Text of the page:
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Interviews Outlaw

Interview with vocalist Lee Anvel

Interview conducted by Luxi Lahtinen

Date online: December 22, 2018

In Finland, there's been an old-school Heavy Metal phenomenon going on for some years which has produced many new, talented bands (Coronary, Evil-Lÿn, Chevalier, Mausoleum Gate, Satan's Fall, Angel Sword, Chalice etc.) that have one thing in common: playing traditional, often NWOBHM-driven Heavy Metal.

Outlaw, a fivesome from Lappeenranta (which is a city and municipality situated on the shore of the Lake Saimaa in southeastern Finland, about 30 kilometres from the Russian border), plays early Priest/early Maiden-tinged Heavy Metal, which hasn't gone unnoticed by record companies. Germany's High Roller Records signed the band after hearing their 2017 three-song demo and the band's debut album, titled Marauders, was kicked out of the doors at the end of October 2018.

The Metal Crypt decided to find out a little bit more about this promising Finnish Heavy Meal newcomer and contacted the band's vocalist Lee Anvel, on one cold, murky and rainy day, via email...

Luxi: Firstly, thanks for accepting my interview invitation. How's life in Lappeenranta?

Lee: Thank you for the invitation! It's dark, rainy and cold in Lappeenranta; a perfect setting for rehearsing and writing new stuff and to get creative, so that's what I'm mostly doing these days.

Luxi: Secondly, can you tell the readers of The Metal Crypt how the band got started? Was it an easy mission to find like-minded guys from your area to play purely old-school 70s/80s Heavy Metal?

Lee: It started a couple of years ago with me and our bass player humoring ourselves on a late-night car trip with an idea of a Heavy Metal project. I had wanted to do that kind of thing since I was a kid but always thought I had no ideas or talent. So, we started the project and I made a couple of songs that turned out to be surprisingly good. Then after a while the project evolved into a full band and here we are. Finding musicians was relatively easy and we were already quite good friends with our drummer and guitarist before they joined the band. For the second guitar player we had to do some searching and we tried out two axemen before we found Simon.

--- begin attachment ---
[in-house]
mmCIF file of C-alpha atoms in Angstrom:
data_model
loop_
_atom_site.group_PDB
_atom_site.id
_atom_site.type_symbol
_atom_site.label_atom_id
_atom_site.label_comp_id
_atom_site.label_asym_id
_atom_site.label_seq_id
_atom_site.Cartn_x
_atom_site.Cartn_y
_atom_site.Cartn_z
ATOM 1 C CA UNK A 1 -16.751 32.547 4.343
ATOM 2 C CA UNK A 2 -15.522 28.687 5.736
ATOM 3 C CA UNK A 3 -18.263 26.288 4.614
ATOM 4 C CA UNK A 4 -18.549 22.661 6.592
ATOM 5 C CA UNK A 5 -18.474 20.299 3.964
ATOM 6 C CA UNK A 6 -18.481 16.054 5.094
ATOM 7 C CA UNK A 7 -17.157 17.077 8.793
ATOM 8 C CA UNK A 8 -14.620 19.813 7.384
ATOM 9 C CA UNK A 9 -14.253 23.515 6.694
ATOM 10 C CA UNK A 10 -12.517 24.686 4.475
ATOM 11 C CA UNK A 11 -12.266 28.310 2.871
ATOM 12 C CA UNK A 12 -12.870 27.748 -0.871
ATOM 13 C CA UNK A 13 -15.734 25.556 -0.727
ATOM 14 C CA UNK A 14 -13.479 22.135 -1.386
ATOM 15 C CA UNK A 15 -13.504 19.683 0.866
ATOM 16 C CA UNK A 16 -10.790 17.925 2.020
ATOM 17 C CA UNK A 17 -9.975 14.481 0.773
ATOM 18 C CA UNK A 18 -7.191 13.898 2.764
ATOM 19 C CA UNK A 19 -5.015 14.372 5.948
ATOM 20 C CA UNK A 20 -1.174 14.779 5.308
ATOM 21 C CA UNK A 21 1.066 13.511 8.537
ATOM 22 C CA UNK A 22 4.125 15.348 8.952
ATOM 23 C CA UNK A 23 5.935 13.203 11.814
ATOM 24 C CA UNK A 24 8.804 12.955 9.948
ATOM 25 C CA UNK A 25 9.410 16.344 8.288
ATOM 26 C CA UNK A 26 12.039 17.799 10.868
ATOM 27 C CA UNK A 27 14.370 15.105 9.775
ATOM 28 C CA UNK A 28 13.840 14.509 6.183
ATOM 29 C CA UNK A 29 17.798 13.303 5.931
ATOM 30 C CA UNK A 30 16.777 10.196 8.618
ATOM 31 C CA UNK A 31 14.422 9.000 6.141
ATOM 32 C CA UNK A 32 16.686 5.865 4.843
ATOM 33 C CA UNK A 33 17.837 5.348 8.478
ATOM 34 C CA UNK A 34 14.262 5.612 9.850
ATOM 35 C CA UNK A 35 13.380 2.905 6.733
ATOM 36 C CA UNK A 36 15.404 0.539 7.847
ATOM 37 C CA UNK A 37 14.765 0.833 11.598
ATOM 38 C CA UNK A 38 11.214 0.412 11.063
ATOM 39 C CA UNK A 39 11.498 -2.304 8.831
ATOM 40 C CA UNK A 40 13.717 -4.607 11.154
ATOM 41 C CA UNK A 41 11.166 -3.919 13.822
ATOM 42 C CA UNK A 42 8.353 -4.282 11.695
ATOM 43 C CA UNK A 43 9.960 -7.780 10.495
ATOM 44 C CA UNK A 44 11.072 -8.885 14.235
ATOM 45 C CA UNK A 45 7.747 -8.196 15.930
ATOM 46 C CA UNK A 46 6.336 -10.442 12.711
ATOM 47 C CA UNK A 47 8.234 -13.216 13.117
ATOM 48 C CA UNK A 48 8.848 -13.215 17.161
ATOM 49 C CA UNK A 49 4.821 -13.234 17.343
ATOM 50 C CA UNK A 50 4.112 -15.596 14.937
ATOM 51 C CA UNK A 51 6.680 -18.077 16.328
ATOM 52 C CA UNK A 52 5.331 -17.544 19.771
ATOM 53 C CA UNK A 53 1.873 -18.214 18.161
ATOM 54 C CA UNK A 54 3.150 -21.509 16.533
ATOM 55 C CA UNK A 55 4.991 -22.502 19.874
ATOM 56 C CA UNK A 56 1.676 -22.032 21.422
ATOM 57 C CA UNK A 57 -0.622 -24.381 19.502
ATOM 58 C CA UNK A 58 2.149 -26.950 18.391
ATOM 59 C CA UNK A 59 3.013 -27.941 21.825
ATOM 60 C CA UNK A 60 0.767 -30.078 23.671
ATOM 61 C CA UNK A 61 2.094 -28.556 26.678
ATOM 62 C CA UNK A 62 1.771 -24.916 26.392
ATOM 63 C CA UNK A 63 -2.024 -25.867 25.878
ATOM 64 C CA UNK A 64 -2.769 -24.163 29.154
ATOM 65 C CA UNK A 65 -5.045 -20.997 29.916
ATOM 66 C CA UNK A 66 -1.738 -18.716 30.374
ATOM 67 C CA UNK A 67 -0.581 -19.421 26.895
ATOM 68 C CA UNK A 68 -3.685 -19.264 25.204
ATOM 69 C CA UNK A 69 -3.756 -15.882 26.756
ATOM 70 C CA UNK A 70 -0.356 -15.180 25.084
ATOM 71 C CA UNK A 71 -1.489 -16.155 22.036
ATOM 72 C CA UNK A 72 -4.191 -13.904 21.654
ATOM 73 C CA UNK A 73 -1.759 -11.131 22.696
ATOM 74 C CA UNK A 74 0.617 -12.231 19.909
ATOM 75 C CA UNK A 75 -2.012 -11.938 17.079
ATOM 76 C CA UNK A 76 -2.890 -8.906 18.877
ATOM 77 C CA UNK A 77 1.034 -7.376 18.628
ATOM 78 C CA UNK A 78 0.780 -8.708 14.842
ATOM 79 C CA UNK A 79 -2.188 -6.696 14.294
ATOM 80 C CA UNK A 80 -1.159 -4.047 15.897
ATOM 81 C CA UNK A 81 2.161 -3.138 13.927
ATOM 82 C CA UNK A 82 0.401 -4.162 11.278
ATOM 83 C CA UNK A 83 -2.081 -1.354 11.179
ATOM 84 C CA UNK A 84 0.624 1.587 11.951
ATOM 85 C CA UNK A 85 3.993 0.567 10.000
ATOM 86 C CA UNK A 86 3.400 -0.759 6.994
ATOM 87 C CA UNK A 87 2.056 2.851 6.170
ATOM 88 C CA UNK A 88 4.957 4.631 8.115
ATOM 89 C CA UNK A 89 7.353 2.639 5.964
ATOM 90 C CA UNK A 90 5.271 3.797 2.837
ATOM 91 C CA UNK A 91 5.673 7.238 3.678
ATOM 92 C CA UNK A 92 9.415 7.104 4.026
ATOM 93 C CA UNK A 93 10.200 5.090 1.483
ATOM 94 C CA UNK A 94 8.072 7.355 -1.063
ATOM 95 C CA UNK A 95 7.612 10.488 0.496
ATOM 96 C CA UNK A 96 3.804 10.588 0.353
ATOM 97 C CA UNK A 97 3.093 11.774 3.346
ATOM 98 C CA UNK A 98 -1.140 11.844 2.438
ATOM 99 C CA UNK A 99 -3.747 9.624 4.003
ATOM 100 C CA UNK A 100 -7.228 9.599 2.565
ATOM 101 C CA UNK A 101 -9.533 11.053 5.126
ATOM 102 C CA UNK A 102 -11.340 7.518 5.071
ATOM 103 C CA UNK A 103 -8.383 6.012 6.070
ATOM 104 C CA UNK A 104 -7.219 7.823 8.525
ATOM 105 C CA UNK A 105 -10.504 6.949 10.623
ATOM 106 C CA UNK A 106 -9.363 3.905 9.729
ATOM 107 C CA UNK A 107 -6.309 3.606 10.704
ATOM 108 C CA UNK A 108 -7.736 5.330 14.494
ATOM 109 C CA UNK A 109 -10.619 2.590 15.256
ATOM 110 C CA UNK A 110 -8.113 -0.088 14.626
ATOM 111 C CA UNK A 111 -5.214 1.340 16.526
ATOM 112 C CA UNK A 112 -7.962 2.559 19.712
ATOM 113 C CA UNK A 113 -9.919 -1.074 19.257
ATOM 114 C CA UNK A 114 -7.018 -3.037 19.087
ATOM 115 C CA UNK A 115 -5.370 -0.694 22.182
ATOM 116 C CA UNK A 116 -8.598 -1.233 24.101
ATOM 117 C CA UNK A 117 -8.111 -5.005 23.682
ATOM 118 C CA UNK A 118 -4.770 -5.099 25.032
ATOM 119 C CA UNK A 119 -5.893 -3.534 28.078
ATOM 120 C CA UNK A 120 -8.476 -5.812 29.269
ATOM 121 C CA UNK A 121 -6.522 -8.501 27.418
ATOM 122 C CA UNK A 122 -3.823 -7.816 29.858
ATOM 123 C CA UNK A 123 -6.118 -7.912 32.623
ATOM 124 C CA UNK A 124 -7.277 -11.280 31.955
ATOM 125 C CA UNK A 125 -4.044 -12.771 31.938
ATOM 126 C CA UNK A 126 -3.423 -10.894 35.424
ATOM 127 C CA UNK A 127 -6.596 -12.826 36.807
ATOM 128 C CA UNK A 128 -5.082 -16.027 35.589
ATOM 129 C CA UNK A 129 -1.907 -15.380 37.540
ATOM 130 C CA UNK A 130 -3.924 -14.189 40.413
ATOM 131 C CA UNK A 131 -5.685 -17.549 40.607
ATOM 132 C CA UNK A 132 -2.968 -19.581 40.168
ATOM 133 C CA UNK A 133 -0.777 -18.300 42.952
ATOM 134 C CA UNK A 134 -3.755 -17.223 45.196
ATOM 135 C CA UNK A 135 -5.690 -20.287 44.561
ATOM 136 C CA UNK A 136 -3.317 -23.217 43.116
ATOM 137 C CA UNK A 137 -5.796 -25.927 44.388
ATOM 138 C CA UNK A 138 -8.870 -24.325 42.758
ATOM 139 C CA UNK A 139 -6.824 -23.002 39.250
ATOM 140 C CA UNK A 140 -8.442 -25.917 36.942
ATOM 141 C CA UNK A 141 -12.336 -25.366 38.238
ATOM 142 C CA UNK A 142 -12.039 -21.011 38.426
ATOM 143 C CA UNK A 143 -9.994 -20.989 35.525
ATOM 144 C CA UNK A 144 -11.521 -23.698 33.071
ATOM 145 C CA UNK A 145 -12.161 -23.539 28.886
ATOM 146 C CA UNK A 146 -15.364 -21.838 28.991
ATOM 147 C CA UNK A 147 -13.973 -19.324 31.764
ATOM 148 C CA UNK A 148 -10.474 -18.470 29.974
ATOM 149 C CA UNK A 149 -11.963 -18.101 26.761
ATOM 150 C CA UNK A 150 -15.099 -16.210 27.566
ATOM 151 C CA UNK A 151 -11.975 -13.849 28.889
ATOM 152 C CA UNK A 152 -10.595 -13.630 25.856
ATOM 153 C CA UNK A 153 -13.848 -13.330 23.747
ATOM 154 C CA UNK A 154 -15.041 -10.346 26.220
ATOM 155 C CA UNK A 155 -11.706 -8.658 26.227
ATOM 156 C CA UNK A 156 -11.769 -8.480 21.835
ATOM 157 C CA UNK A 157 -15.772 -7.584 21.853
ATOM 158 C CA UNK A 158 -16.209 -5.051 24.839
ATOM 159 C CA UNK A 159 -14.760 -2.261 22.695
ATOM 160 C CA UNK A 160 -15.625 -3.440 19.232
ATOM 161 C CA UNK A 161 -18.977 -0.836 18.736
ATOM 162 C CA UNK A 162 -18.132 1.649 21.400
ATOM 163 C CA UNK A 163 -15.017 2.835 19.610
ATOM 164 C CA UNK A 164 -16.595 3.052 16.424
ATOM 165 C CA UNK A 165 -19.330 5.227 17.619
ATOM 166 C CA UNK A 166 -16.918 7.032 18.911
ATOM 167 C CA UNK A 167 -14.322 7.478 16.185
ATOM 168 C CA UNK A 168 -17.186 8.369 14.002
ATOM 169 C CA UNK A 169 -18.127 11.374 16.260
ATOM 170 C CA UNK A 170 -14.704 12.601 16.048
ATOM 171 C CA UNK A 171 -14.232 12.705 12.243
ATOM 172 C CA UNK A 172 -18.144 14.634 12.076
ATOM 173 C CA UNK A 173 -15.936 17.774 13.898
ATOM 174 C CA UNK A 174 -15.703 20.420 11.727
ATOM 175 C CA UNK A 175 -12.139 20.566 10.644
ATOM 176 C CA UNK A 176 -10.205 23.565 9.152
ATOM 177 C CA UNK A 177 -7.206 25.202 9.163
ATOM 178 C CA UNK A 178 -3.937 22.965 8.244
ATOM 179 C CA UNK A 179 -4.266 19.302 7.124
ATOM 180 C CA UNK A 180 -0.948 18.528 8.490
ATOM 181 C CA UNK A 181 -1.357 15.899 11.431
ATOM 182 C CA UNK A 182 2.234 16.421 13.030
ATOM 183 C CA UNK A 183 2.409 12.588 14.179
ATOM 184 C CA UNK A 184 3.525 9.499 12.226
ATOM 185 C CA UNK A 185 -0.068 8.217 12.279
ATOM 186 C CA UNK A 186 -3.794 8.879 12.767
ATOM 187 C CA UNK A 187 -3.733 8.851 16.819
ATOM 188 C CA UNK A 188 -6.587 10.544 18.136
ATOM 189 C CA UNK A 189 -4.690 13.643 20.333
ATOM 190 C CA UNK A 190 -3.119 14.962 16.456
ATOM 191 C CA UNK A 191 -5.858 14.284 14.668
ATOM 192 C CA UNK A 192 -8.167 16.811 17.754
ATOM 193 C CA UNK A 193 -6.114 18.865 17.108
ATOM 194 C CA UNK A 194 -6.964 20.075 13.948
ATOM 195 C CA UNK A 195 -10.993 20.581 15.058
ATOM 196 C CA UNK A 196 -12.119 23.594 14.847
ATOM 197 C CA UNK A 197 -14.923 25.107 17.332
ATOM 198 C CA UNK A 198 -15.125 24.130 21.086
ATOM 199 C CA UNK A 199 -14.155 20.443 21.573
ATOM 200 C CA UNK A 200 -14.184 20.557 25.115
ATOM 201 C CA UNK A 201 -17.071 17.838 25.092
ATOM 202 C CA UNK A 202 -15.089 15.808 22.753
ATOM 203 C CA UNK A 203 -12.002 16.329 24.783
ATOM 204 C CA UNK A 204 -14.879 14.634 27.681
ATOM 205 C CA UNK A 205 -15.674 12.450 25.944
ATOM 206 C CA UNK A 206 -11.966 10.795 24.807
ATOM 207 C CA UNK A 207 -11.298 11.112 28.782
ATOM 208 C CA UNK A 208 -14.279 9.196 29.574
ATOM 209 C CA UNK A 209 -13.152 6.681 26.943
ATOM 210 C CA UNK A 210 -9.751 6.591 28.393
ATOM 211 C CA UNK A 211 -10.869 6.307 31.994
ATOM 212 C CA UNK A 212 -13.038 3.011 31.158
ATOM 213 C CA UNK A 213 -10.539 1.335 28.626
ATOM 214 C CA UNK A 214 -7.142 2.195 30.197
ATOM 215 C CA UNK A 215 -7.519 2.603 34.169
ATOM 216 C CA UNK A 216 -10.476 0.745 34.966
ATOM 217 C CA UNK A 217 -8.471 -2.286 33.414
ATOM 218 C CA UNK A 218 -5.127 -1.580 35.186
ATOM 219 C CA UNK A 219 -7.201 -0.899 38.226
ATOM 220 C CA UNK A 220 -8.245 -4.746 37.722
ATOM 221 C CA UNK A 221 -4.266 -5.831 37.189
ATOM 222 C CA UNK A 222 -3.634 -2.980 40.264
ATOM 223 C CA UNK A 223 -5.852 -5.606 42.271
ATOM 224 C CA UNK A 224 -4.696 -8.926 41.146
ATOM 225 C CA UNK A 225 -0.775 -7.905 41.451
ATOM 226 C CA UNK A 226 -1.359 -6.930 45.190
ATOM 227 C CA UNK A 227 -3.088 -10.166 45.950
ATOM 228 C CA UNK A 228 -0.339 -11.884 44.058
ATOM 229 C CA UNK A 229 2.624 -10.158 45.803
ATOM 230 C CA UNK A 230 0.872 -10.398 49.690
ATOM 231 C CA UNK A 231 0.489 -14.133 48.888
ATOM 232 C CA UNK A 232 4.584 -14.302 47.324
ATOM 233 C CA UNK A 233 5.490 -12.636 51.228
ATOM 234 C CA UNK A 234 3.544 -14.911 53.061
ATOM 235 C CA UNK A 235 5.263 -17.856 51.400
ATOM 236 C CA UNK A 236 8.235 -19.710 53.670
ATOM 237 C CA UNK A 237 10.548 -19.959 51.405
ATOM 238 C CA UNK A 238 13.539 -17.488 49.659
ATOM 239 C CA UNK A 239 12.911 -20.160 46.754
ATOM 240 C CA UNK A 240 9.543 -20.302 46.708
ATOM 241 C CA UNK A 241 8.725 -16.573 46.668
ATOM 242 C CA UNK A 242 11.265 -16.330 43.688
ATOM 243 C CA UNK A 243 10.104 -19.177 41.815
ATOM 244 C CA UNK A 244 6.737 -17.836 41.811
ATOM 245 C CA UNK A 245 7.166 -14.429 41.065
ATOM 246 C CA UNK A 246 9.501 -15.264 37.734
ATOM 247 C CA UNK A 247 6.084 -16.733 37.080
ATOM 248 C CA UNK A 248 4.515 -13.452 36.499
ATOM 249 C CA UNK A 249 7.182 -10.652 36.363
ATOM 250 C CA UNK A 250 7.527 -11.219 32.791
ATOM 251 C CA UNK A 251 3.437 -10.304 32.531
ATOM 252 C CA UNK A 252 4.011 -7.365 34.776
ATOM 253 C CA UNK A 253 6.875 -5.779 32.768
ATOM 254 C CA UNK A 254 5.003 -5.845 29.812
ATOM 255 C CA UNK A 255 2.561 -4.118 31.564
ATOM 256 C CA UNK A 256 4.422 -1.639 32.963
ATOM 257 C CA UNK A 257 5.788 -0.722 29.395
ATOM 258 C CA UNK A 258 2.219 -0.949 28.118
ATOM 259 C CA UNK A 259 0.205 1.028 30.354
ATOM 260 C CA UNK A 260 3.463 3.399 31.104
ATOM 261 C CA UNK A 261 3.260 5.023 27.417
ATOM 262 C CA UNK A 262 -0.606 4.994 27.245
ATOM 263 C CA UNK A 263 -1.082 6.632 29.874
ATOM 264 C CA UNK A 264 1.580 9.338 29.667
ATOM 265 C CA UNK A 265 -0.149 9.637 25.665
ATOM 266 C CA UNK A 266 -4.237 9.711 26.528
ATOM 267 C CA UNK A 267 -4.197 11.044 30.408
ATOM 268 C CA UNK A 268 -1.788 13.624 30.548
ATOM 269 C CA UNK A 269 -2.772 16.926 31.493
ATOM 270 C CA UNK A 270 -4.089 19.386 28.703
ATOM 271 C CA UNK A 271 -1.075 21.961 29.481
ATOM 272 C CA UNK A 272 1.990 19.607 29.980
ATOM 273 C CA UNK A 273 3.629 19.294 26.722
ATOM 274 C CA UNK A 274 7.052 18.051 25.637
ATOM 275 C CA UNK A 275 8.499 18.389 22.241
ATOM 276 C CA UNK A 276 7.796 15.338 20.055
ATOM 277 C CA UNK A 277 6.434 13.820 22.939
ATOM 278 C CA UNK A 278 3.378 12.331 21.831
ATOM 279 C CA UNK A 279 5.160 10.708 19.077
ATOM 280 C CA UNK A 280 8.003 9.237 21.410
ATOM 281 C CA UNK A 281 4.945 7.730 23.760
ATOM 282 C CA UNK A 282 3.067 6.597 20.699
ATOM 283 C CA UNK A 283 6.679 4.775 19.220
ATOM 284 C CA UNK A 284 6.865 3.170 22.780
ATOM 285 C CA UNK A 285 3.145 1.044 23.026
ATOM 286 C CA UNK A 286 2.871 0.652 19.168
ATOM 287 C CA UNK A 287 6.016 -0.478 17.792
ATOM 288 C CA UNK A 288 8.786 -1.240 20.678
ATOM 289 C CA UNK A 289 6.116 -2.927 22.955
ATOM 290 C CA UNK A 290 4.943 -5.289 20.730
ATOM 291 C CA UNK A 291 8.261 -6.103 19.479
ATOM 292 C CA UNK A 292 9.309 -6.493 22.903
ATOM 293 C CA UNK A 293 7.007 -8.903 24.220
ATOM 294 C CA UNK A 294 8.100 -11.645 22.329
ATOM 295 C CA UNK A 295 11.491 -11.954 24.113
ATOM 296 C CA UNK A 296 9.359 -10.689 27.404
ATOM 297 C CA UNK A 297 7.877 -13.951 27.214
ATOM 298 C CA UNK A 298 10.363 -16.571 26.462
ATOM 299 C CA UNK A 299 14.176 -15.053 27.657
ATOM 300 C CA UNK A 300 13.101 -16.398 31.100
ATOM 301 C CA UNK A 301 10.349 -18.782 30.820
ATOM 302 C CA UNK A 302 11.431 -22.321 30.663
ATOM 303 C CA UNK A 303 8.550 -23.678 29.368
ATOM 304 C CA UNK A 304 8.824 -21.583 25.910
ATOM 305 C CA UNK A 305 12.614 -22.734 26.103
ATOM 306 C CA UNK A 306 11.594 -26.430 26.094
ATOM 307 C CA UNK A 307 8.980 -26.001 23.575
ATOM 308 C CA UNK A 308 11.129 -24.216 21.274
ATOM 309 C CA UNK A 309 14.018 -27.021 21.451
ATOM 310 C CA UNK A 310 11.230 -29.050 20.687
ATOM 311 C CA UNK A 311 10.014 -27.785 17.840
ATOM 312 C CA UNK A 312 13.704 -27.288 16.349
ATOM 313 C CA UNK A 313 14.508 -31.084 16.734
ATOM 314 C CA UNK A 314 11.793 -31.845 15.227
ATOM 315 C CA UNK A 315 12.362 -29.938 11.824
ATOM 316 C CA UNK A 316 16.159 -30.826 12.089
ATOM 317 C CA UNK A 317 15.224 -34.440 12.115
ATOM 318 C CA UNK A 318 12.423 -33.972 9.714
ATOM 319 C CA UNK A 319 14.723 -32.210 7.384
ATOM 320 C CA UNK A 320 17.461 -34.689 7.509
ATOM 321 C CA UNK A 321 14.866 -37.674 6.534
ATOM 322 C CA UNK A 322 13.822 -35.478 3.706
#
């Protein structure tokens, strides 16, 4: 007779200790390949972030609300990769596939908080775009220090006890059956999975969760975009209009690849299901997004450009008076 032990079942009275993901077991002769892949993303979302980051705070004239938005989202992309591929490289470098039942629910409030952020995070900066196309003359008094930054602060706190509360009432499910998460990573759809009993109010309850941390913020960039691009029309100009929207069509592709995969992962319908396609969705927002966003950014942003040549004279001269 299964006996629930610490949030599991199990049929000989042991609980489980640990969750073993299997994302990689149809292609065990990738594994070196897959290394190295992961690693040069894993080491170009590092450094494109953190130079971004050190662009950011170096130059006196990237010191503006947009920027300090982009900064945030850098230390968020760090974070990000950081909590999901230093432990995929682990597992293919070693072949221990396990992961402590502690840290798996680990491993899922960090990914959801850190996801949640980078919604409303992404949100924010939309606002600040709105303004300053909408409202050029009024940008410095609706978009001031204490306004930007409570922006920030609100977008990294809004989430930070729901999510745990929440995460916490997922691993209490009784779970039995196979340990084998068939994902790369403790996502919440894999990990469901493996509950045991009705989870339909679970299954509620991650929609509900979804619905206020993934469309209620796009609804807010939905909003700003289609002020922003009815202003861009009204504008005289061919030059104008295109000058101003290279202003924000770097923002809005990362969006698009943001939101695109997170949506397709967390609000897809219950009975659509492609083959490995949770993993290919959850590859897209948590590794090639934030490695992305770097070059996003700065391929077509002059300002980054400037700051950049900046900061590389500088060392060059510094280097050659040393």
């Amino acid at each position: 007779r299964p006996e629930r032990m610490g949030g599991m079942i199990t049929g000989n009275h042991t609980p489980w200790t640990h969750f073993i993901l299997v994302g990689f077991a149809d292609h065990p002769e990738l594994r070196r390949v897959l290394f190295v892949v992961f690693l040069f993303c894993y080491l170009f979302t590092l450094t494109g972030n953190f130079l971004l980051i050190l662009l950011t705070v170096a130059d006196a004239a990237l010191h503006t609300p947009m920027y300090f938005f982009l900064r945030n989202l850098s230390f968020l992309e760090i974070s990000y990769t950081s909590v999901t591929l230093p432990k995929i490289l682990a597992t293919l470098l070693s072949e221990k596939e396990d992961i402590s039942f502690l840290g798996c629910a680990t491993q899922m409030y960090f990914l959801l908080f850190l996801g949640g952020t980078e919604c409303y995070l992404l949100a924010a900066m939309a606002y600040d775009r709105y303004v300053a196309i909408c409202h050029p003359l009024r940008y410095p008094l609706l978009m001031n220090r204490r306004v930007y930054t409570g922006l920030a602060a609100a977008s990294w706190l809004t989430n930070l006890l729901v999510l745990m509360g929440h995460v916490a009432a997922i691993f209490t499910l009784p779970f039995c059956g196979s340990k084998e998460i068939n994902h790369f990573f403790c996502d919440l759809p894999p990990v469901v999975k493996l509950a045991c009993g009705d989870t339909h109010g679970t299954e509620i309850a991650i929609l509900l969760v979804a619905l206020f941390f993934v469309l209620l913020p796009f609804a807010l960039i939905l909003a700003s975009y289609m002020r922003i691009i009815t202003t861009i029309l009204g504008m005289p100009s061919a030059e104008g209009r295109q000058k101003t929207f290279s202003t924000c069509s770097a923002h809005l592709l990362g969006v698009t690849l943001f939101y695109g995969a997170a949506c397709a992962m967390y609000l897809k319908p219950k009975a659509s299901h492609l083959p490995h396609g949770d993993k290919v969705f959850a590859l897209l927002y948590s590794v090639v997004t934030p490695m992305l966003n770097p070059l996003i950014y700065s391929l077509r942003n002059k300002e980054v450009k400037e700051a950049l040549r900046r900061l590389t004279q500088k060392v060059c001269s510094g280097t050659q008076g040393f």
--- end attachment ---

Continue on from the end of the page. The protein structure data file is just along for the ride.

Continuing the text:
Luxi: Speaking of your music, it's heavily rooted in the early days of Maiden and Priest, so was it intentional or not to adopt a similar sound?

Lee: Well, they are the two bands that have left the biggest footprints on classic Metal and I think the music we make would not be possible to do without sounding like them to some extent. But what we set out for is not Maiden or Priest sound but simply classic Heavy Metal sound. I dislike the Metal production style nowadays in general; it's too fat and doesn't have enough edge.

Luxi: What can you tell us about your alter egos; Johnny Gutter, Simon Shatter, Jimmy Slashburner, etc.?

Lee: We don't see Finland as the ideal growth platform for the seeds we're planting, so we have them partly because it's annoying to operate outside Finland with Finnish names that people have problems pronouncing. Also, although the names are mainly some kind of translations of our real names, they sound 100 times more metal, so we didn't really think twice when we decided to use them.

Luxi: When I heard your 3-song demo, Speed Calls, which you released in April 2017, I was impressed. What stuck out most in this recording was, of course, how you had succeeded in incorporating a 70s/80s feeling and vibe into the songs. I was especially amazed by your vocals because I couldn't help comparing them to the vocal patterns of the one and only Metal God, Rob Halford. I suppose I am not alone here with my comment...

Lee: Yes, many people have said the same thing.


Luxi: Do you find these comparisons flattering or just irritating? I mean, to me it sounds like you have, either intentionally or unintentionally, tried to get rid of some of those vocal mannerisms on your debut album, Marauders...

Lee: Well, it depends on the critique. Some have seen it as plagiarism, others have really liked it. I did not try to undo the Halford sound on the album, I just gave the songs what I felt they needed and what I could deliver. Naturally, I have other influences besides Rob like Blackie Lawless, Tony Martin, Geoff Tate, John Cyriis, Jon Oliva and Ted Pilot for example, and in the future those influences may be heard more and more. The transition that has happened from Speed Calls to Marauders is just me developing my own personal vocal style and at the moment it seems to be heading in a more AOR-ish direction.

Luxi: How did you end up signing a deal with Germany's High Roller Records? Did you find the label to be the best option as they have a very good reputation for quality releases, plus have a lot of understanding for the kind of stuff that you guys are also doing?